Payment services provided by banks in the UK to the EU or vice versa could potentially be restricted, resulting in a fragmentation of payment services for corporates that trade between the UK and EU. However, this seems unlikely in the short-term.
FX translation is a core activity for banks in the UK serving EU corporates and vice versa but it could become heavily restricted because derivatives are regulated under MiFID. The fragmentation of underlying FX markets could result in reduced competition and thinner liquidity, possibly leading to higher overall costs of FX services.
Interest rate and FX hedging activity is operated through the UK as a global hub for FX markets. Banks in the EU could be prevented from distributing to UK clients and would have less access to London, forcing them to divert to onshore trading where there is less liquidity available. This could make it harder for banks in the EU to provide risk and hedging services to their EU client base as competitively as previously.
Financial market infrastructure – including clearing, venues and custody – could be affected, although temporary equivalence for clearing has been granted until 2022. Changes to the regulation of financial market infrastructure will result in additional costs and risks, and will fragment pools of liquidity.
Intra-group transactions within financial services groups will be affected by the loss of waivers, making the movement of funds and capital more difficult and expensive.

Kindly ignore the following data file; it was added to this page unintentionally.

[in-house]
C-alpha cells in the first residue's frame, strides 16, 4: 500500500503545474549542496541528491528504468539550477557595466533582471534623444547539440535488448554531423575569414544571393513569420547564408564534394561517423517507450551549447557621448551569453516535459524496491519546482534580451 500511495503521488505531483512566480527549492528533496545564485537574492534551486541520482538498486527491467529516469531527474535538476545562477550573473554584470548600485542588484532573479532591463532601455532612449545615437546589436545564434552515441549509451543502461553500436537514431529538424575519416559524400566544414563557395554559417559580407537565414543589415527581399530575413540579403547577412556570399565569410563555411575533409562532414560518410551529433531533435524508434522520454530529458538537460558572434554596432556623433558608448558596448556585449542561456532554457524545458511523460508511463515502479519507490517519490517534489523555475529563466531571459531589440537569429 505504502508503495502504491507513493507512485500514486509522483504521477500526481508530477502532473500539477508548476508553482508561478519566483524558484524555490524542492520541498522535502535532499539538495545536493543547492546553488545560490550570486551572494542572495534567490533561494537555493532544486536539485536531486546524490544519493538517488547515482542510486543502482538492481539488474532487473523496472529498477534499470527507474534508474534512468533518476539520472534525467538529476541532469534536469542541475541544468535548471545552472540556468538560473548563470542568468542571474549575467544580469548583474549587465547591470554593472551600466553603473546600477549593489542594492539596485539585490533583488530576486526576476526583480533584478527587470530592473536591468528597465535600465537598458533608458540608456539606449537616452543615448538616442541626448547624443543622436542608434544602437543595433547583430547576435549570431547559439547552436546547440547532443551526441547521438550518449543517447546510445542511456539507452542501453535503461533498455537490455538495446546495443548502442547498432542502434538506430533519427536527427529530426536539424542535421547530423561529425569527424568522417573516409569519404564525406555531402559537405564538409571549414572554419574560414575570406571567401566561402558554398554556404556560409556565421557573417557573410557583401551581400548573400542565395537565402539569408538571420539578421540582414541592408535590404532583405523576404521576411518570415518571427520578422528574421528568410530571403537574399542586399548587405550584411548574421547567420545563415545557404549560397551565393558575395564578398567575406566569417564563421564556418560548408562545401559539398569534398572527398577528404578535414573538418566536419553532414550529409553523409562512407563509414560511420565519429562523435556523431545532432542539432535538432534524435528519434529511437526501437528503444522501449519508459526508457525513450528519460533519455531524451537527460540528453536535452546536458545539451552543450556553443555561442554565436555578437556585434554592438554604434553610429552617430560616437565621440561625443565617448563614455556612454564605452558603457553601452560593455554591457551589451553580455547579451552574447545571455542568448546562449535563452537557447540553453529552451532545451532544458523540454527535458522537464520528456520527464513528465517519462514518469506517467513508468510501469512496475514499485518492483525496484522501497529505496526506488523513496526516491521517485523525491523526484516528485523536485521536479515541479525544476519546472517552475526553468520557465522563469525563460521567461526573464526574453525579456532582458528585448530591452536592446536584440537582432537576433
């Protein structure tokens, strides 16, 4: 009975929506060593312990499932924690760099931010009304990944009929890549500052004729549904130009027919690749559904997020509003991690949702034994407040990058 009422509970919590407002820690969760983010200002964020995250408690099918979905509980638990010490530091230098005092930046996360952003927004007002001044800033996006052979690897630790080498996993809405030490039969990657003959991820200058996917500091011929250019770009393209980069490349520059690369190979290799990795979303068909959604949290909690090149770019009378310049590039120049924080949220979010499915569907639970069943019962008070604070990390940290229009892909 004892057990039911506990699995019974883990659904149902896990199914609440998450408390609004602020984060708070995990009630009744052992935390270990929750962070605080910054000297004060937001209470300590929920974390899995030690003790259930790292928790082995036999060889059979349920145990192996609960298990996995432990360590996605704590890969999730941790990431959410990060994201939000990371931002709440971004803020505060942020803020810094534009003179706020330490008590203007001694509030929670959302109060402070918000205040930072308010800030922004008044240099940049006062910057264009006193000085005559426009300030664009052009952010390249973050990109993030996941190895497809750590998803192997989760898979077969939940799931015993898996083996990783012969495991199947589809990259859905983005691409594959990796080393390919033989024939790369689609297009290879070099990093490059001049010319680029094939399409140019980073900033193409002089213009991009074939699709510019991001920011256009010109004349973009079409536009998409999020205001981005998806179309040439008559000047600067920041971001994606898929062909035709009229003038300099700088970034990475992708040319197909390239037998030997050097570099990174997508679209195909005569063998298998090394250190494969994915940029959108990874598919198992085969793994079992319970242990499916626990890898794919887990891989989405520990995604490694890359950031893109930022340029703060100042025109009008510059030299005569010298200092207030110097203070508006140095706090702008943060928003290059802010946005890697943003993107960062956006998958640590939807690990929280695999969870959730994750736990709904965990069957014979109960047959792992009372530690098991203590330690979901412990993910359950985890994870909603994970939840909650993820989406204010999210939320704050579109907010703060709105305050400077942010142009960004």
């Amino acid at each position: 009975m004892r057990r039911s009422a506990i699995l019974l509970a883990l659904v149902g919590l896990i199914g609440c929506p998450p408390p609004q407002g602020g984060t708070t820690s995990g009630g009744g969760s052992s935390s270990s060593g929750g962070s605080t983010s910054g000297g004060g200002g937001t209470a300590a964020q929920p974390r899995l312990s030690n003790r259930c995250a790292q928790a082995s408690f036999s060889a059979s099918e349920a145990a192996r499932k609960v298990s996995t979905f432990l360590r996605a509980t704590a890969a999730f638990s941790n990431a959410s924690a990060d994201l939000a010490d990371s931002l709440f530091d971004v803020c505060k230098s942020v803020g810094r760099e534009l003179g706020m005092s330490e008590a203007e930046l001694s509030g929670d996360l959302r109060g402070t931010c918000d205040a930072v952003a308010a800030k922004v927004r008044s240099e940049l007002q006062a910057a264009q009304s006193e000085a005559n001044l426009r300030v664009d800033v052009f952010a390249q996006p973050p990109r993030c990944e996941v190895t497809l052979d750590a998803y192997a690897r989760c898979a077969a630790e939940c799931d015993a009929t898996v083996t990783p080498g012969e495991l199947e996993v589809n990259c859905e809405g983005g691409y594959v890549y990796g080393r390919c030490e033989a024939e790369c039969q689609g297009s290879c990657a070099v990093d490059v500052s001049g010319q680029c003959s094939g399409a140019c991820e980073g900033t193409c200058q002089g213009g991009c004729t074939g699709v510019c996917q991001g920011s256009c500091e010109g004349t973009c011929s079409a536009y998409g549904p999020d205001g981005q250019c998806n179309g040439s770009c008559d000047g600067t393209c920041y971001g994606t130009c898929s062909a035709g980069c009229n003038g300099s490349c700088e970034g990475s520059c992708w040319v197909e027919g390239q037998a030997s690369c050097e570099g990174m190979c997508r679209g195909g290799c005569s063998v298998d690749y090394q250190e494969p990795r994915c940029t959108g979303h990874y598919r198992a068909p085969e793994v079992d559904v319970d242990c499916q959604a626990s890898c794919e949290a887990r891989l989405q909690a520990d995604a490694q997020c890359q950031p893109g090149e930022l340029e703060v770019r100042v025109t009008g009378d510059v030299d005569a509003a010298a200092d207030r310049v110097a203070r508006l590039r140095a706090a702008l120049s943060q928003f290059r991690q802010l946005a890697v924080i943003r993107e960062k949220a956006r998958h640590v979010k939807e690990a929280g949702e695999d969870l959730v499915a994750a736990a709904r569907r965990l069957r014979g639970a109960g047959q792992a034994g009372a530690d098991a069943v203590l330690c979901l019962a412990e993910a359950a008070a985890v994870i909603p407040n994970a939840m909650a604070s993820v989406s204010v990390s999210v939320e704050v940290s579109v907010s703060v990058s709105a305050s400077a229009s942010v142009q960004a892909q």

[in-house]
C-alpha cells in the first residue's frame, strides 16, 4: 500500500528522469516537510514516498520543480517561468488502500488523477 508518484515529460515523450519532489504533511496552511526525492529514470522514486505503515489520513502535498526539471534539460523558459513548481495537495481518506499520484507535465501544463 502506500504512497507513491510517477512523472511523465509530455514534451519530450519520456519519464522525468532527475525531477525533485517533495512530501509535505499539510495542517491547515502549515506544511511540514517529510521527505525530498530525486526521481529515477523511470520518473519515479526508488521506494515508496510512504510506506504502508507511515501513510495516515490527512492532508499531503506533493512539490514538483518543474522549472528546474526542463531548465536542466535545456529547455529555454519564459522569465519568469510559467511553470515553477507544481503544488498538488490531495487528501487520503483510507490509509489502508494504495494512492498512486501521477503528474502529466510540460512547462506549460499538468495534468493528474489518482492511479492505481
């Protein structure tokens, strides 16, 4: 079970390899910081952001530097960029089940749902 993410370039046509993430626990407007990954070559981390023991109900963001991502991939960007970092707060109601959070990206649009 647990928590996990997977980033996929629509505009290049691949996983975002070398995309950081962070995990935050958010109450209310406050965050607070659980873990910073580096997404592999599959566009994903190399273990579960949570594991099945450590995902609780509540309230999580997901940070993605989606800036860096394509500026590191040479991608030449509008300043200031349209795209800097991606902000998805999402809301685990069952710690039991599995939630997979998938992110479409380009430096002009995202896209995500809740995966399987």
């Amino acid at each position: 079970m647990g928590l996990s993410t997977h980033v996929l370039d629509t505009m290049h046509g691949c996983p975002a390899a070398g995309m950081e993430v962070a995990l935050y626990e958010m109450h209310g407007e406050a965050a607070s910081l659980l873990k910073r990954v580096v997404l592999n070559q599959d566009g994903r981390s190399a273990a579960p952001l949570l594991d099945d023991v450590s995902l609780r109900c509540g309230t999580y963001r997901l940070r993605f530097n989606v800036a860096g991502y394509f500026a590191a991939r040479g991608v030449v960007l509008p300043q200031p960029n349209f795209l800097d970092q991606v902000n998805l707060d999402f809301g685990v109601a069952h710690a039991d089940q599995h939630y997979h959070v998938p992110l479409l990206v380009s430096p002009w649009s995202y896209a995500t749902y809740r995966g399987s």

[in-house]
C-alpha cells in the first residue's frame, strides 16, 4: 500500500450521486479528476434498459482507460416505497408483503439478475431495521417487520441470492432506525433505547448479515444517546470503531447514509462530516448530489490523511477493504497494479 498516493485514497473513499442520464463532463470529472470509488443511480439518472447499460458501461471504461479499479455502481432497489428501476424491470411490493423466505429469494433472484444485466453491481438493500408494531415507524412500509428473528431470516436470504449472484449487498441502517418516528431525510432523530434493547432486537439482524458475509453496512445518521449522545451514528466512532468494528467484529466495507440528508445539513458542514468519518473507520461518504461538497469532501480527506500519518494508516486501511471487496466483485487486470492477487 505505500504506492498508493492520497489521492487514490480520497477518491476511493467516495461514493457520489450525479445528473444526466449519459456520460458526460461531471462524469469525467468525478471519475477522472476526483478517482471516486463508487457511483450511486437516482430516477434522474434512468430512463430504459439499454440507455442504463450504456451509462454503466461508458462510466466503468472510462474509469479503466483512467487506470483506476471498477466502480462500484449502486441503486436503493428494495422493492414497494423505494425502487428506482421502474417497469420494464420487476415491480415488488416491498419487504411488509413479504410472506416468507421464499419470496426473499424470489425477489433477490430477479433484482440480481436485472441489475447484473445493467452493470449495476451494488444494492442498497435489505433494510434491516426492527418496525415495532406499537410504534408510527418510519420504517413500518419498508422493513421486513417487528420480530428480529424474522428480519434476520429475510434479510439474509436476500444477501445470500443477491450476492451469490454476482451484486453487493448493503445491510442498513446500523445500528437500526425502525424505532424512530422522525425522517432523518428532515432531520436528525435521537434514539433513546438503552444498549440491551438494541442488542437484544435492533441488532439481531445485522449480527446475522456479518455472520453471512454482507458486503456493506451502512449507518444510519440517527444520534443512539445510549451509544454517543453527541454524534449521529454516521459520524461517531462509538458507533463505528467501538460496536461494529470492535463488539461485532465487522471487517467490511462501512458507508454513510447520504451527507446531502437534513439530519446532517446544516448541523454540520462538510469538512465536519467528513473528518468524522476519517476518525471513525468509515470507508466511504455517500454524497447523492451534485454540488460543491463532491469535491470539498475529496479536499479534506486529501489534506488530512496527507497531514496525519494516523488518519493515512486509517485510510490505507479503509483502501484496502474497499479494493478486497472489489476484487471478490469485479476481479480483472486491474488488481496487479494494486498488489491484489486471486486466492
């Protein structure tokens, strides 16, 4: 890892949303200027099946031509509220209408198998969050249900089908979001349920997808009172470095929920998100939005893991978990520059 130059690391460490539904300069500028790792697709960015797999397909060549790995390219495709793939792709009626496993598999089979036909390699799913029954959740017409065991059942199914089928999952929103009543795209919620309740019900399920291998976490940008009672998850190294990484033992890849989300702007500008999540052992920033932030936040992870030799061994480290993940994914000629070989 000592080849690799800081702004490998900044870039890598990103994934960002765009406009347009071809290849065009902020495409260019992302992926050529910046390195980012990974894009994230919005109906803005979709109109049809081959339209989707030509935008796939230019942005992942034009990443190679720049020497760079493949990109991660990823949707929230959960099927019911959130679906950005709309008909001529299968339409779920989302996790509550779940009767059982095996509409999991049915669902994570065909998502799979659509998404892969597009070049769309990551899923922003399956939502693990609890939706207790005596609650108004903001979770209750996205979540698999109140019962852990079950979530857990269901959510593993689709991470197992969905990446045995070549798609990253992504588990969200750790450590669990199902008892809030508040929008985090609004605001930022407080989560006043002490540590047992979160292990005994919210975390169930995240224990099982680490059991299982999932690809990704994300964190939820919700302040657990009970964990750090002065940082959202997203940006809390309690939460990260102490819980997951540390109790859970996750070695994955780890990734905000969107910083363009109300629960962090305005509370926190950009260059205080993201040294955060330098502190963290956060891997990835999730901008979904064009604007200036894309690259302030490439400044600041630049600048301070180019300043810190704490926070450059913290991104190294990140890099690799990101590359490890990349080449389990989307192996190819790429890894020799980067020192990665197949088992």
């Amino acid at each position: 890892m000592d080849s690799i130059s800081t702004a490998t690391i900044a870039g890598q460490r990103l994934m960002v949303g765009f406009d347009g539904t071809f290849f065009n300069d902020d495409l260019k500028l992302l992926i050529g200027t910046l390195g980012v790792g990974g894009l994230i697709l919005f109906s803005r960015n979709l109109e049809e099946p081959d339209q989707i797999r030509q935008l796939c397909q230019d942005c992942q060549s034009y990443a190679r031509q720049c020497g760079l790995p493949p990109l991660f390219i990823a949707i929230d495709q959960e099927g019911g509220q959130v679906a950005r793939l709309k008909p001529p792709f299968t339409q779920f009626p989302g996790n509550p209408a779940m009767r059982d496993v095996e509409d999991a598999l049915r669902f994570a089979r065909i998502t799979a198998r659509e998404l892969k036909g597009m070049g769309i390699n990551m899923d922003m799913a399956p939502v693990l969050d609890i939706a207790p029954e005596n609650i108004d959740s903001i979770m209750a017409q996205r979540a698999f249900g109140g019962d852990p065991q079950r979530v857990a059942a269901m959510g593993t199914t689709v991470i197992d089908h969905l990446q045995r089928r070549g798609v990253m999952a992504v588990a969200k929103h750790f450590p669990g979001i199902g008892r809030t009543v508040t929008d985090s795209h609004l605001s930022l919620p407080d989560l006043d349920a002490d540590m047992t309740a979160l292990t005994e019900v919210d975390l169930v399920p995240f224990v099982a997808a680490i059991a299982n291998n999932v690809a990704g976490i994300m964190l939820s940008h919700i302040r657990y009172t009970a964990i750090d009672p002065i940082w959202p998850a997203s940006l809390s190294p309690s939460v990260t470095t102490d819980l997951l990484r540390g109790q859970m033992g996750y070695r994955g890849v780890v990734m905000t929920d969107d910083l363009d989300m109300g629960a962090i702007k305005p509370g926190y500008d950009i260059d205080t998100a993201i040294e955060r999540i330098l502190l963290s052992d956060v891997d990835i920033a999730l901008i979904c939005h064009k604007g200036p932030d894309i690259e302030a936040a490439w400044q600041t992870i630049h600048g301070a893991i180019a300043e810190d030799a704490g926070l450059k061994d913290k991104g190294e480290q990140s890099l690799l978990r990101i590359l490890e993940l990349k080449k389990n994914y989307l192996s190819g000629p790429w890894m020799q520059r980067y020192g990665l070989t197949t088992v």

Amended capital treatment could affect trading models and hence bond market spreads. This would affect conditions for both issuers and investors.
The use of financial benchmarks administered in the UK may be restricted or prohibited in the EU (although this would not apply to LIBOR).
There is also the direct cost of regulatory divergence through the duplication of requirements, which might at the same time also differ, making it more complex and expensive for both UK- and EU-based banks to provide harmonised banking services to clients across the UK and EU.
Risk of instability in the short term
There could also be instability for a period of time as market participants try to work out the possible availability and price of transactions. These will depend on their assessments of the likely actions of other participants in the financial market and their views on how Brexit itself affects the creditworthiness and behaviour of final users.
In the immediate term there may be unexpected secondary impacts; for example, as we’ve seen in the coronavirus crisis, the disruption of expected commercial flows of goods and services may mean that some corporates have over-hedged their anticipated trading positions, and these hedges may need to be reversed. There may be therefore be volatility in sterling FX rates, not just against the euro but against the US dollar too.
This note has benefitted from input from the staff of the Association of Corporate Treasurers (ACT), the Association for Financial Markets in Europe (AFME) and the Confederation of British Industry (CBI).